How have rural transformations contributed to the deepening of a regressive national politics? Why is it that rural populations across the globe are so often at the centre of new populist movements, often associated with authoritarian, exclusionary politics? What facets of rural change are creating a mobile underclass, disenfranchised and marginalised? How are patterns of migration – an exodus of young people from rural areas and an in-migration of both short-term agricultural workers or herders and urban elites – affecting rural and urban politics, across generations and classes? What forms of agrarian revival offer hope and opportunity? What experiments in rural solidarity economies are emerging that offer rural employment and new livelihoods? How are new alliances being built between progressive urban and rural movements, through what connections, within and outside mainstream political formations?  These are the urgent questions that need asking, across settings.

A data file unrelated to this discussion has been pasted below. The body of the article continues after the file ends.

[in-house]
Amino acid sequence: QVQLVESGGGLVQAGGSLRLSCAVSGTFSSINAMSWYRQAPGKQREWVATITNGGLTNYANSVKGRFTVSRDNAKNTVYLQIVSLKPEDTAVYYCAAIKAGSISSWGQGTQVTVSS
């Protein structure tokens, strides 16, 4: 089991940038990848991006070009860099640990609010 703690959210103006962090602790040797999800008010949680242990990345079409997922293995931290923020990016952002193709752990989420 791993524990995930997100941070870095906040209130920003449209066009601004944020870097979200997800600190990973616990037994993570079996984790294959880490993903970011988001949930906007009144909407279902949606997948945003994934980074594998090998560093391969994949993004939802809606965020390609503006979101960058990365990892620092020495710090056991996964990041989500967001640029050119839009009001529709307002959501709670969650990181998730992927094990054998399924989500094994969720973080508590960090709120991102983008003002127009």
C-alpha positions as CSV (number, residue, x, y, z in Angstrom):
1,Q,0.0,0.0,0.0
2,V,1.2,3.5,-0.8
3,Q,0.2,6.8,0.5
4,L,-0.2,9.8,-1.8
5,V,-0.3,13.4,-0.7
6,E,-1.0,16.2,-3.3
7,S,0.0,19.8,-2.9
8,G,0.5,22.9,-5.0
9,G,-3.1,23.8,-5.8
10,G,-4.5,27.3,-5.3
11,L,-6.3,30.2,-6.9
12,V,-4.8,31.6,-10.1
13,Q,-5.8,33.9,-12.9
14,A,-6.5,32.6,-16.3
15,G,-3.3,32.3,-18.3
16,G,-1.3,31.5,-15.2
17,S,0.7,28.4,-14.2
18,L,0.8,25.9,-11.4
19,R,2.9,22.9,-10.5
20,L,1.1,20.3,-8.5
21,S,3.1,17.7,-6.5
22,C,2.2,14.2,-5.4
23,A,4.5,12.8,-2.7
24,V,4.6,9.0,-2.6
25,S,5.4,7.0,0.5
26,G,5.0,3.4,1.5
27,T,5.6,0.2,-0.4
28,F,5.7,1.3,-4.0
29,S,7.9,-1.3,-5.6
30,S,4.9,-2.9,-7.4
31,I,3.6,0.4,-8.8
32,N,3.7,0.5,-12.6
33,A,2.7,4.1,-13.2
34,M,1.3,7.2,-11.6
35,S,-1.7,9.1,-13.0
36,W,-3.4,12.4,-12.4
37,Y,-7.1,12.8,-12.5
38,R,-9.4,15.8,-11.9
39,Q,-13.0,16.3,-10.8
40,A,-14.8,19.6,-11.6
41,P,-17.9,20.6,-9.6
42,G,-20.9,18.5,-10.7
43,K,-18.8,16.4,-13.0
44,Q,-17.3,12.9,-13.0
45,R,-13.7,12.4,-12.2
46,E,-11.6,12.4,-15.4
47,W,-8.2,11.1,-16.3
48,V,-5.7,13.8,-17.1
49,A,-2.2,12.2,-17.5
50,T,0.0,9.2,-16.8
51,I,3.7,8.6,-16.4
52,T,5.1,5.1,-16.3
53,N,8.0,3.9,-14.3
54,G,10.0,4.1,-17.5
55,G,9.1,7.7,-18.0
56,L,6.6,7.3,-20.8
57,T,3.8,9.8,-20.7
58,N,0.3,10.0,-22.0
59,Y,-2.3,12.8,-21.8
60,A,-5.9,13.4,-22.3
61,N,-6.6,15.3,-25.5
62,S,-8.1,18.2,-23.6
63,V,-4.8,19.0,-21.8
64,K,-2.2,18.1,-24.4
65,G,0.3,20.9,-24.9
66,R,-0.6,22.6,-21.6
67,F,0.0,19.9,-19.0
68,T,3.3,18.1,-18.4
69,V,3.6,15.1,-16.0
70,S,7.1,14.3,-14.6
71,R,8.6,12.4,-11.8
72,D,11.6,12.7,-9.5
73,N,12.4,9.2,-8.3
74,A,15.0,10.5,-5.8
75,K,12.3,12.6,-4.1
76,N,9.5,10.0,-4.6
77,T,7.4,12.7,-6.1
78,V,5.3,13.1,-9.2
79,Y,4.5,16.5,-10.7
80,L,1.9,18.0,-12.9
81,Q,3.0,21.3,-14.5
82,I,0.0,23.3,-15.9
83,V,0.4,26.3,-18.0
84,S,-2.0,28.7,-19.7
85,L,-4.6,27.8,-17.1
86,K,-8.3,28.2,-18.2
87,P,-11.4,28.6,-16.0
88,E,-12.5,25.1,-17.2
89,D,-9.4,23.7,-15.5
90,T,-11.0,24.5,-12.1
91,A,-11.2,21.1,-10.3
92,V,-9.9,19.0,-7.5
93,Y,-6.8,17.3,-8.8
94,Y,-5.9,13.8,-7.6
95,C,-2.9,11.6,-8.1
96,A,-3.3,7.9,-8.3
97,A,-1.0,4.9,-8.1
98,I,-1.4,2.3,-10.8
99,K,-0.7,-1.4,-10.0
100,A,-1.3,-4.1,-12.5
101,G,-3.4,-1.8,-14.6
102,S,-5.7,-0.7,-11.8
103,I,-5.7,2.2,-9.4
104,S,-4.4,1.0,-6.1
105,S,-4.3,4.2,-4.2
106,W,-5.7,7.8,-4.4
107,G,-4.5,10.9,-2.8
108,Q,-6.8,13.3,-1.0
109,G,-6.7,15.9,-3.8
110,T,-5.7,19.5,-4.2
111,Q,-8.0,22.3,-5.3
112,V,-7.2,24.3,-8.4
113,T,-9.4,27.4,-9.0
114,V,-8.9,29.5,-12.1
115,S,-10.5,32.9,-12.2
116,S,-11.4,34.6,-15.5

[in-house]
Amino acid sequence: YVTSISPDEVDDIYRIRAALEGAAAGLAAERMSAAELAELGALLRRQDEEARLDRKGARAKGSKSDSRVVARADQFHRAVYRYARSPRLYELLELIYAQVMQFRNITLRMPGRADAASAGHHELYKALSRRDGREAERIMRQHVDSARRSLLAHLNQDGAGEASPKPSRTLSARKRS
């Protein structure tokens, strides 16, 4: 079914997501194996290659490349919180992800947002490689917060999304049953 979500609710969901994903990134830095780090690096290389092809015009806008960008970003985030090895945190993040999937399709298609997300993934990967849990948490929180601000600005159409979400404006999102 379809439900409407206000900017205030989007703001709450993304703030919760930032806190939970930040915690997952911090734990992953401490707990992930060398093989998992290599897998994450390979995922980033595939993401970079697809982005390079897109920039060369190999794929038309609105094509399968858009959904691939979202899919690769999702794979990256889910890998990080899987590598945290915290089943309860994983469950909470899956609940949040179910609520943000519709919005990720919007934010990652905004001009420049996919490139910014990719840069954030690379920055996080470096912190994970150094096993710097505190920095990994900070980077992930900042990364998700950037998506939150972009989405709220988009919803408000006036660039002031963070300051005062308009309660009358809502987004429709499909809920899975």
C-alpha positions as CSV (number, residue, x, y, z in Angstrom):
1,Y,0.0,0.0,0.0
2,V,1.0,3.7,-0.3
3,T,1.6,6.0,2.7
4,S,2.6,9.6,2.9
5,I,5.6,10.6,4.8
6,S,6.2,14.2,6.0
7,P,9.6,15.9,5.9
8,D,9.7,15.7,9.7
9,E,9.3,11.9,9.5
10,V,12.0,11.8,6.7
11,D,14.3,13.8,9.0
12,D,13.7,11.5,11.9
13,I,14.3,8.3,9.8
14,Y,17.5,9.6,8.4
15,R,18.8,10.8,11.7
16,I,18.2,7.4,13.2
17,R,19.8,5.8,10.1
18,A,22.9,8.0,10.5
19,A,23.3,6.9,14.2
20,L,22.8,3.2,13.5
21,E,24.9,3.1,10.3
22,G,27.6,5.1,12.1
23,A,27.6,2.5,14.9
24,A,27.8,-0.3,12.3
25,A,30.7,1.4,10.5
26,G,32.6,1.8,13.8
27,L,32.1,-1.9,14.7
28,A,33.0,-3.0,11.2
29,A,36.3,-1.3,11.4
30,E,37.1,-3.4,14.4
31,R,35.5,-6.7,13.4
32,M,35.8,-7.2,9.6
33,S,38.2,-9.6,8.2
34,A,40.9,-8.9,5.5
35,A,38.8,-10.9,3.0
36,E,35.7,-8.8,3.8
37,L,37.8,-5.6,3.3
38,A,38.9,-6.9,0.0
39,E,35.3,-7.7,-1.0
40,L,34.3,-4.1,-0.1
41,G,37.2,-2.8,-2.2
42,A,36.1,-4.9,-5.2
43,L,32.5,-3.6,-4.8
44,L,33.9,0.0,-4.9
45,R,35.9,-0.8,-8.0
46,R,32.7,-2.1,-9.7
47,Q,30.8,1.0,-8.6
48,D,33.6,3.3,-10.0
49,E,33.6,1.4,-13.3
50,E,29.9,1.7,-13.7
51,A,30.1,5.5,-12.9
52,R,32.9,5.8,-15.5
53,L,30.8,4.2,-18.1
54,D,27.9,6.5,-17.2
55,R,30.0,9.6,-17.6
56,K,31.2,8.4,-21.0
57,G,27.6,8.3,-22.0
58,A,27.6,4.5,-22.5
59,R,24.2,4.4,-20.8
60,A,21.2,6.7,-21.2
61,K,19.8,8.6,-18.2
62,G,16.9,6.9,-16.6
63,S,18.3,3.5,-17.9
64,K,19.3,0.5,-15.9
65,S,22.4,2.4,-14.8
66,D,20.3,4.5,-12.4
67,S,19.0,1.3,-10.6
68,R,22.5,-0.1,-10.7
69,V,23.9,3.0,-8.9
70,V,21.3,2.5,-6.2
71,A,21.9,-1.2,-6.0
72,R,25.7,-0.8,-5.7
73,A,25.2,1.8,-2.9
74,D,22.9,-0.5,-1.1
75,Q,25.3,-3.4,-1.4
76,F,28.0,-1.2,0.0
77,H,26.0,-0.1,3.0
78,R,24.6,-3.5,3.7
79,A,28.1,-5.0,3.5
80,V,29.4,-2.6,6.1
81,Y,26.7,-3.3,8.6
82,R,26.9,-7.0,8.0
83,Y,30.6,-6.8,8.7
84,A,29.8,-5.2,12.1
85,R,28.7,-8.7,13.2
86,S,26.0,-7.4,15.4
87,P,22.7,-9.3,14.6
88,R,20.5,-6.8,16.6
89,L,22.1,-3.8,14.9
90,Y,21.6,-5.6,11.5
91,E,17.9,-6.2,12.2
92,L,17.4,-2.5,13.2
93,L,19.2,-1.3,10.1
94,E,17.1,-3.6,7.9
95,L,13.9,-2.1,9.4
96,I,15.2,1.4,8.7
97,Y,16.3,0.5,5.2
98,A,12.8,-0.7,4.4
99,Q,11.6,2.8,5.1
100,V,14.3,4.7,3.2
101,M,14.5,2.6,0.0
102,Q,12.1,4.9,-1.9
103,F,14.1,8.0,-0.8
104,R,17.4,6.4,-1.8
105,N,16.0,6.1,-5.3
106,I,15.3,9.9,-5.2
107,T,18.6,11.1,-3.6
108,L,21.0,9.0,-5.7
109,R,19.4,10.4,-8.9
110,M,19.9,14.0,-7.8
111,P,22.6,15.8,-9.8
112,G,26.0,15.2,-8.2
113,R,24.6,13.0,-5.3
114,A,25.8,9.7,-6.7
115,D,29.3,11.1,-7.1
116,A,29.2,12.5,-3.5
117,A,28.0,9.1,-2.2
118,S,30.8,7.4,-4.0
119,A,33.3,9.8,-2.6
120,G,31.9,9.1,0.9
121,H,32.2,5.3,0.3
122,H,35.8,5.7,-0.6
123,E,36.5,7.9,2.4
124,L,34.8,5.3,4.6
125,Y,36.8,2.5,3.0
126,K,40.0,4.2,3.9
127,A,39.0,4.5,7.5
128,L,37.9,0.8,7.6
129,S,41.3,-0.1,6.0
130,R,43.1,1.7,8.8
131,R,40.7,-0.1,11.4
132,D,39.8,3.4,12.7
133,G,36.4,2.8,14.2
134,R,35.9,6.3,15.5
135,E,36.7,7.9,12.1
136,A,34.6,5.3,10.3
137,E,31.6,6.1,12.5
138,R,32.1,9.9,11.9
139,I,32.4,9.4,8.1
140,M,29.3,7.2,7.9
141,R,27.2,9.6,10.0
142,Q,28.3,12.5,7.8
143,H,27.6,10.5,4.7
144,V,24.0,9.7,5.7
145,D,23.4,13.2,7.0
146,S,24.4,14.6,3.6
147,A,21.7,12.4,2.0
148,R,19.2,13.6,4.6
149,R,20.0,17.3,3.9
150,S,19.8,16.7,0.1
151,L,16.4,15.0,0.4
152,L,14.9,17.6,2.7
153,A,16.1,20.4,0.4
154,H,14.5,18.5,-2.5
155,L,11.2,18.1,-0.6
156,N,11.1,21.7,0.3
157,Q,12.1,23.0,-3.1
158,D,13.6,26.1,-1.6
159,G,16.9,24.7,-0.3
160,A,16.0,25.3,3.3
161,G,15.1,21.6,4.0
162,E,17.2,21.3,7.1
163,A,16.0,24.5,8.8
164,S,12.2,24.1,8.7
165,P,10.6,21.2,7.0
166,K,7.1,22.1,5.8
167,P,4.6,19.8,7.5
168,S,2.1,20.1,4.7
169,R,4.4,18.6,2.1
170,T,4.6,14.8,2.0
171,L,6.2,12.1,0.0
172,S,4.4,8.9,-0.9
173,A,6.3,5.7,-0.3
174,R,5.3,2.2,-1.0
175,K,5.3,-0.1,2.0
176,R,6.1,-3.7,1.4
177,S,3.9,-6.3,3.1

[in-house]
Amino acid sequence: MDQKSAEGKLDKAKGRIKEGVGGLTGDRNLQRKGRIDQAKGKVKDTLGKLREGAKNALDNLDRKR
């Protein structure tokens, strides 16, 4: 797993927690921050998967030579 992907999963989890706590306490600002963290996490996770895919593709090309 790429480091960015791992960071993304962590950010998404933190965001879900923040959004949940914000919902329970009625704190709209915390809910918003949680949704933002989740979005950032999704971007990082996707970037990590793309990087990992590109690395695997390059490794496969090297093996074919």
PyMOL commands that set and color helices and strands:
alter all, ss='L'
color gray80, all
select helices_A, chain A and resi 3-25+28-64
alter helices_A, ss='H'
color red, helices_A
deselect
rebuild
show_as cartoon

The current conjuncture can only be understood in context. Rural political dynamics vary immensely across locations. The form and consequences of authoritarian populism are very different across the world. But comparative insights across and within countries and regions can illuminate the variegated dynamics at play.  Accurate and nuanced data on changes in rural livelihoods, patterns of work and employment, migration and class formation in the countryside are often difficult to acquire and contested, yet are vital for effective diagnosis. Research on the historical build up to the current conjuncture, as well as the contemporary moment itself – across and between sites – will allow us to understand what is happening and why, and how it can be resisted.

 

Resisting, organising and mobilising for an emancipatory rural politics

The current conjuncture requires a broad front for a sufficiently deep and radical contestation, otherwise ameliorative measures will be superficial and serve only to worsen the crisis in the long run. Rural and urban movements across the world are showing inspiring examples and significant resistance. The power of transnational coordination and organizing was beautifully illustrated by the historic Women’s March on January 21, 2017. How can such resistance be sustained? How can the different movements and groups be connected and linked to rural concerns? How can a truly global insurgent resistance movement be generated, connecting different classes and sites around both immediate and longer-term issues? How can an ‘emancipatory politics’ emerge in a form that is not just bottom-up, but also horizontal and peer-to-peer in character, connecting across class, gender, racial, generational, and ideological divides?